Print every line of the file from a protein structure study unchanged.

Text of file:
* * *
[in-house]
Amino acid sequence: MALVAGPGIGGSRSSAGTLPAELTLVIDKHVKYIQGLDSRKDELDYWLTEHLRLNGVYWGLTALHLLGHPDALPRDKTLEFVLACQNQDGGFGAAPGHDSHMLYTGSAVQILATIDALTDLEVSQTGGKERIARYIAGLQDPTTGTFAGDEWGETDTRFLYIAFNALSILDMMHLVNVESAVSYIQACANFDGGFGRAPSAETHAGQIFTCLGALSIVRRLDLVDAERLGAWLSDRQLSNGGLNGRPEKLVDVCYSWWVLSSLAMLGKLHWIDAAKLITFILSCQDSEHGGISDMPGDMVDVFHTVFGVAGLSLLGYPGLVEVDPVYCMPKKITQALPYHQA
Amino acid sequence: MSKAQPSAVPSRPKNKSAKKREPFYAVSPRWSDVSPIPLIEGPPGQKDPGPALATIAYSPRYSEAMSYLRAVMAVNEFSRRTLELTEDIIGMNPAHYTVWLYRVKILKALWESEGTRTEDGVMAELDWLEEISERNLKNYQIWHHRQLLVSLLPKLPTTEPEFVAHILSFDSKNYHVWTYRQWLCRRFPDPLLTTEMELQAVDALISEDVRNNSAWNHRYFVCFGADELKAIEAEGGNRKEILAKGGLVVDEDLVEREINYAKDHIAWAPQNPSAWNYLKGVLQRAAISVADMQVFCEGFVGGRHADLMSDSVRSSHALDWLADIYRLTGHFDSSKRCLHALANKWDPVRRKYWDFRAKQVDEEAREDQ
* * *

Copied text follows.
[in-house]
Amino acid sequence: MALVAGPGIGGSRSSAGTLPAELTLVIDKHVKYIQGLDSRKDELDYWLTEHLRLNGVYWGLTALHLLGHPDALPRDKTLEFVLACQNQDGGFGAAPGHDSHMLYTGSAVQILATIDALTDLEVSQTGGKERIARYIAGLQDPTTGTFAGDEWGETDTRFLYIAFNALSILDMMHLVNVESAVSYIQACANFDGGFGRAPSAETHAGQIFTCLGALSIVRRLDLVDAERLGAWLSDRQLSNGGLNGRPEKLVDVCYSWWVLSSLAMLGKLHWIDAAKLITFILSCQDSEHGGISDMPGDMVDVFHTVFGVAGLSLLGYPGLVEVDPVYCMPKKITQALPYHQA
Amino acid sequence: MSKAQPSAVPSRPKNKSAKKREPFYAVSPRWSDVSPIPLIEGPPGQKDPGPALATIAYSPRYSEAMSYLRAVMAVNEFSRRTLELTEDIIGMNPAHYTVWLYRVKILKALWESEGTRTEDGVMAELDWLEEISERNLKNYQIWHHRQLLVSLLPKLPTTEPEFVAHILSFDSKNYHVWTYRQWLCRRFPDPLLTTEMELQAVDALISEDVRNNSAWNHRYFVCFGADELKAIEAEGGNRKEILAKGGLVVDEDLVEREINYAKDHIAWAPQNPSAWNYLKGVLQRAAISVADMQVFCEGFVGGRHADLMSDSVRSSHALDWLADIYRLTGHFDSSKRCLHALANKWDPVRRKYWDFRAKQVDEEAREDQ